A lot of people are affected by these scandals. There is a great deal written about the direct victims and the perpetrators, as there should be -- but the news effects every Catholic. It changes the way they look at their priests. They wonder now. Some are wondering if they should stay in the Church. Some are wondering what this means about faith in general. We are just now getting a glimpse of how many people have been rocked by this scandal that keeps on scandalizing.
In some dioceses in Massachusetts, where I live, a state in which the Catholic Church has high legal bills combined with lessening attendance, many Catholic churches are being closed, consolidated with other parishes. Many people are grieving, feeling uprooted. They turned to their pope for guidance and for a feeling that the scandal was well in hand.
That is why the media should be scrupulous in its reporting. Lots of people are being deeply affected. But is there still anti-Catholic prejudice in America that complicates fair reporting?
Jennifer, of Conversion Diary is a convert from atheism to Catholicism. When asked to sum up her opinion of recent events, she boiled down what she said could be volumes to this succinct statement about the complexity of the issue at hand:
I think that sexual abuse is the single most despicable act known to humanity, and I hope that anyone in the Church who knowingly participated in such acts in any way is brought to justice. I also pray that those who are observing and commenting on these scandals, especially people in the media, guard themselves against letting the excitement of discovering instances of hypocrisy in an unpopular religious institution lead them to veer from the dispassionate pursuit of truth based on unbiased data. Because when we do that, we risk turning a blind eye to the same evil taking place in other parts of society.
The Anchoress, a well-known and articulate conservative Catholic blogger, cautions us that what the media says may not be true, and that bandwagons are being thoughtlessly hopped upon:
These cases are so extremely disheartening, so shaming for all of us in the pews -who are a “family” of sorts- and the headlines are so insistent, the noise so incessant, that it becomes easy for some to take their eyes off the prize and just throw up their hands, surrendering to the narrative. Modern communication has the means to make a minority seem like a majority with astounding ease. The ubiquitous TV screens all saying the same thing in every public venue have become the equivalent of a public gallows; people’s reputations and life’s work are capable of being put to death so easily -without benefit of a trial- and there is no undoing it.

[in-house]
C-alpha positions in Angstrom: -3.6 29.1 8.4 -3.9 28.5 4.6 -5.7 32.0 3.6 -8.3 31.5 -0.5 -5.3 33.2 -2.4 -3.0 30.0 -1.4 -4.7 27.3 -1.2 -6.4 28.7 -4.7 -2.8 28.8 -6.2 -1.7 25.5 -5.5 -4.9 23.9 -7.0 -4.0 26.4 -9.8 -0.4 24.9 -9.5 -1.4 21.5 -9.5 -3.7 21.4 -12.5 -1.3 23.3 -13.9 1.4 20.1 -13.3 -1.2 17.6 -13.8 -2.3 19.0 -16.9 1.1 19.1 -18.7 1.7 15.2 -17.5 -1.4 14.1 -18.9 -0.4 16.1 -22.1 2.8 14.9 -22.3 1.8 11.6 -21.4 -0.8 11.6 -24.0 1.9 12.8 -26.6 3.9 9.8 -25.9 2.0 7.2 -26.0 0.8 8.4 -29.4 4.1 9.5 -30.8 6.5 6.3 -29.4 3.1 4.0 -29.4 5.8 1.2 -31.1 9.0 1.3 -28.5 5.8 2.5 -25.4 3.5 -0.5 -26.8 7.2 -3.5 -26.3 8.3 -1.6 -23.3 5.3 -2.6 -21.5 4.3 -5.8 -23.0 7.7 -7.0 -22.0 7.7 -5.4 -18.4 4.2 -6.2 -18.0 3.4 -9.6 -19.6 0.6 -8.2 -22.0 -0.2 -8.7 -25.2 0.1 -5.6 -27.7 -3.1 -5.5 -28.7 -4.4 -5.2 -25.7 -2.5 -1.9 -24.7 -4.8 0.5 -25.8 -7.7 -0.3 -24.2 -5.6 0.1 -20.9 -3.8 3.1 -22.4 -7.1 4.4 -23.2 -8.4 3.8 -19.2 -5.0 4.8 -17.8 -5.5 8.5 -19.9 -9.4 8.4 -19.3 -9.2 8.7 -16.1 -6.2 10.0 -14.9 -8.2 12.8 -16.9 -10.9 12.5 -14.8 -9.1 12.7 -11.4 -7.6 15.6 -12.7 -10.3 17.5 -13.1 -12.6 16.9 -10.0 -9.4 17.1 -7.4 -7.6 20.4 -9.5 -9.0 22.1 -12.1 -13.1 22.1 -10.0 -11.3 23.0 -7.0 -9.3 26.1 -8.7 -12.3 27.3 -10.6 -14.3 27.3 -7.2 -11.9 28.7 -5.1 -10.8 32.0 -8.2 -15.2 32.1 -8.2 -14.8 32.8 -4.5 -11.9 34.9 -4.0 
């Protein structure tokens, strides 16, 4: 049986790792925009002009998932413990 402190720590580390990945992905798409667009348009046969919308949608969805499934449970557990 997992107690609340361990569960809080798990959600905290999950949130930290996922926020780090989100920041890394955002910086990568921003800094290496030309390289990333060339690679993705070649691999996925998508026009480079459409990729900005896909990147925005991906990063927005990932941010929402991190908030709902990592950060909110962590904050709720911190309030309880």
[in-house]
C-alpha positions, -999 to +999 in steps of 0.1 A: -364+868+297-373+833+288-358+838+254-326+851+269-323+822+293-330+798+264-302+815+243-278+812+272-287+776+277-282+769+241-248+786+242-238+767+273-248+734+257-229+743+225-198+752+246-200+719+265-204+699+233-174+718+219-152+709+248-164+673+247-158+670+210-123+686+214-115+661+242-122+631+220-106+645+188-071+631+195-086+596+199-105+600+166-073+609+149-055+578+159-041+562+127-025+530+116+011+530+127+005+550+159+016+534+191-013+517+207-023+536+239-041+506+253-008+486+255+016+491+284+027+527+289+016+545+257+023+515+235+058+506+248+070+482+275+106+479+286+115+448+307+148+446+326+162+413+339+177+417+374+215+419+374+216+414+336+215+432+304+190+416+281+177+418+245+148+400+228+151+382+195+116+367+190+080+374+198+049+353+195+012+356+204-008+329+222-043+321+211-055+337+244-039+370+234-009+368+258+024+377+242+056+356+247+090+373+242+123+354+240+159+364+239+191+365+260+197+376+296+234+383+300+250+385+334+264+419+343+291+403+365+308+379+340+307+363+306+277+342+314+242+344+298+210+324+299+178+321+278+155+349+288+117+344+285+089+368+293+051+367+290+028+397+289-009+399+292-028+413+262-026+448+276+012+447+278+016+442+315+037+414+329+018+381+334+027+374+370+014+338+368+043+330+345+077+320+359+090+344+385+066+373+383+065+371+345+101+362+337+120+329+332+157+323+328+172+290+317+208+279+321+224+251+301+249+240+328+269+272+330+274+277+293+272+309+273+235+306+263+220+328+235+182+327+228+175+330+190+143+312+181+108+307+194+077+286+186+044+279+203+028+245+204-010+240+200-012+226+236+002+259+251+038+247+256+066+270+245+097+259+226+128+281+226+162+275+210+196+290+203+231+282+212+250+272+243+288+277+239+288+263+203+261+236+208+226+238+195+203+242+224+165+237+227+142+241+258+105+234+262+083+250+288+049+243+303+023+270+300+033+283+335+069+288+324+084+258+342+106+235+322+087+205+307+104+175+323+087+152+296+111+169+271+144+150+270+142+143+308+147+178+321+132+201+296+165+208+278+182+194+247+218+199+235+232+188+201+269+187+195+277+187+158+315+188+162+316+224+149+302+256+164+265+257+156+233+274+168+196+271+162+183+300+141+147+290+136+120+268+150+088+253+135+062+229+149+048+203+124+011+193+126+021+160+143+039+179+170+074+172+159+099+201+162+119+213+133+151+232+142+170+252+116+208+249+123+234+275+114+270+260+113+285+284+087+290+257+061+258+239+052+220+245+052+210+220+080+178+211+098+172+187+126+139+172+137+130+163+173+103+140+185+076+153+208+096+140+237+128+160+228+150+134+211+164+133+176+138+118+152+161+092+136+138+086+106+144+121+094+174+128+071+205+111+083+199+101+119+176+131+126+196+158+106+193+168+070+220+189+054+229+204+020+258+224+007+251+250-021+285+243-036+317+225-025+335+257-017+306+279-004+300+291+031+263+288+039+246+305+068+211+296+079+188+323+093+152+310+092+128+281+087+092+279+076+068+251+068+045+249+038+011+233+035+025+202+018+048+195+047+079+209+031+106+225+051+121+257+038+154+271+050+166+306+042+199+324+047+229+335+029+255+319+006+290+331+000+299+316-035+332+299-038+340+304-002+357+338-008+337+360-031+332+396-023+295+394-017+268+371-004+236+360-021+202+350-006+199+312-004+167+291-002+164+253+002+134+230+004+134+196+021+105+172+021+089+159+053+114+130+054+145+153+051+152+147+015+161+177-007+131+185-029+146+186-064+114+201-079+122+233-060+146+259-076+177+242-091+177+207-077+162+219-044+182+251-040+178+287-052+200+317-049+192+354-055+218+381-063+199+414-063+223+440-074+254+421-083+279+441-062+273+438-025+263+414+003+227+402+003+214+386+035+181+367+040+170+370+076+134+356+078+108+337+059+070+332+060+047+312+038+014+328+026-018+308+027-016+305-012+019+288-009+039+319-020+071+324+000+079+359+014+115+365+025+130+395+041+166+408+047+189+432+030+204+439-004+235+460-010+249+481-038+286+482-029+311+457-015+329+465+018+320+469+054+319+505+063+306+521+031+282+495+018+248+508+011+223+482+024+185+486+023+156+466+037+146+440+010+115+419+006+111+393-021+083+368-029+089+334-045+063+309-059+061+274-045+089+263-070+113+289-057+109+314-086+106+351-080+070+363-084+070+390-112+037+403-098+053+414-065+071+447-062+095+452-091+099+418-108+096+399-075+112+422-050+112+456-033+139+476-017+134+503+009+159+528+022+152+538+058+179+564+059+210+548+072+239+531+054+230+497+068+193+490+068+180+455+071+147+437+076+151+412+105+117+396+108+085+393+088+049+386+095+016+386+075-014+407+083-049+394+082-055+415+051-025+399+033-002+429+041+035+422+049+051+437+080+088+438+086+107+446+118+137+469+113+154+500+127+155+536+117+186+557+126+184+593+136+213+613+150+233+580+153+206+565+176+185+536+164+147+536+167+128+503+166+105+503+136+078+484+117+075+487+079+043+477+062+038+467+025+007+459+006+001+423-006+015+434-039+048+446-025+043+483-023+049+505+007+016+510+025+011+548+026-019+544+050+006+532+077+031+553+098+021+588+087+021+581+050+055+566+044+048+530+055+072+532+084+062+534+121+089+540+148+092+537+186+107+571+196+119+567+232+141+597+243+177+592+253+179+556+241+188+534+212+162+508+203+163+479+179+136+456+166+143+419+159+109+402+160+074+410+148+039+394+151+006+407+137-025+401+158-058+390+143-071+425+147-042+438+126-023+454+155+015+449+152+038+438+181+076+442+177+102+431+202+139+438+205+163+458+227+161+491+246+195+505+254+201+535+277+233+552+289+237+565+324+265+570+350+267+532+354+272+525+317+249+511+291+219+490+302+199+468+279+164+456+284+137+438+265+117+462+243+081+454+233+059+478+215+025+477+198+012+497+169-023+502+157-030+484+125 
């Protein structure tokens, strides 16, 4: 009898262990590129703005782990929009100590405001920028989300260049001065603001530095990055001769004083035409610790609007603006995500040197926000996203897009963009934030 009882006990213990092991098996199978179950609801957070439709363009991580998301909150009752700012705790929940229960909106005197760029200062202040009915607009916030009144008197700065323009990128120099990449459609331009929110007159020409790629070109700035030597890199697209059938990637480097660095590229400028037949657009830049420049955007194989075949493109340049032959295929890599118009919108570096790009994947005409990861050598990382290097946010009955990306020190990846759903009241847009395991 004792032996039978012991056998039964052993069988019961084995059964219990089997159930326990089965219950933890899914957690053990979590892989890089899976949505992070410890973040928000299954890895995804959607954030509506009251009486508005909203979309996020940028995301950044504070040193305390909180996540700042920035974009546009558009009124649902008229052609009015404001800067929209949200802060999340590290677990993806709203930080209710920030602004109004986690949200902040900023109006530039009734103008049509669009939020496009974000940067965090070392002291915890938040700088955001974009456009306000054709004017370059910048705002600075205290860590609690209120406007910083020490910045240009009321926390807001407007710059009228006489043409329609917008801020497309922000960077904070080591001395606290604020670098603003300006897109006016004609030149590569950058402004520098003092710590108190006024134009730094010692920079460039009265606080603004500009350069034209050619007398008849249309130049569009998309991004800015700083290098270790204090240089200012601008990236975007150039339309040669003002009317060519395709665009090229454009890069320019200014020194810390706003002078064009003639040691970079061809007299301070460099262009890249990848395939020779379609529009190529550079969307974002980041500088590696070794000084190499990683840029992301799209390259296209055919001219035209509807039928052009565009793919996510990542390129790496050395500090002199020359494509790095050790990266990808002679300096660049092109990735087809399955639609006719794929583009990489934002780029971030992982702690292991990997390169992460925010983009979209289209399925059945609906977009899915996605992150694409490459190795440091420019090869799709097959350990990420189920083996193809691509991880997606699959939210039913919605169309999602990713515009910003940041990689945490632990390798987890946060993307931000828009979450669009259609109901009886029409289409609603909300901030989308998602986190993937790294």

When I started writing this article, I thought it would be a discussion of the events at hand. The outcry from Catholic bloggers, however, could not be ignored. It is their pain that speaks to the extent of damage done by these hidden crimes. The focus moves from Christ and the real work of the church to the shock of discovering so much horrible mess. This is exacerbated by the shock of not having it visibly and aggressively handled. The re-surfacing of abuse in Europe, and new stories about the abuse of 200 deaf students in the US are salt in unhealed wounds.
Her Bad Mother, another BlogHer Contributing Editor recalls receiving First Communion as a child and lamenting to one of her classmates, a boy, about the stern clergy. He said to her, "God doesn't care what those guys do." Later it came out that her priest had been a sexual predator. After years of struggle about leaving and then returning to the Catholic Church, she says: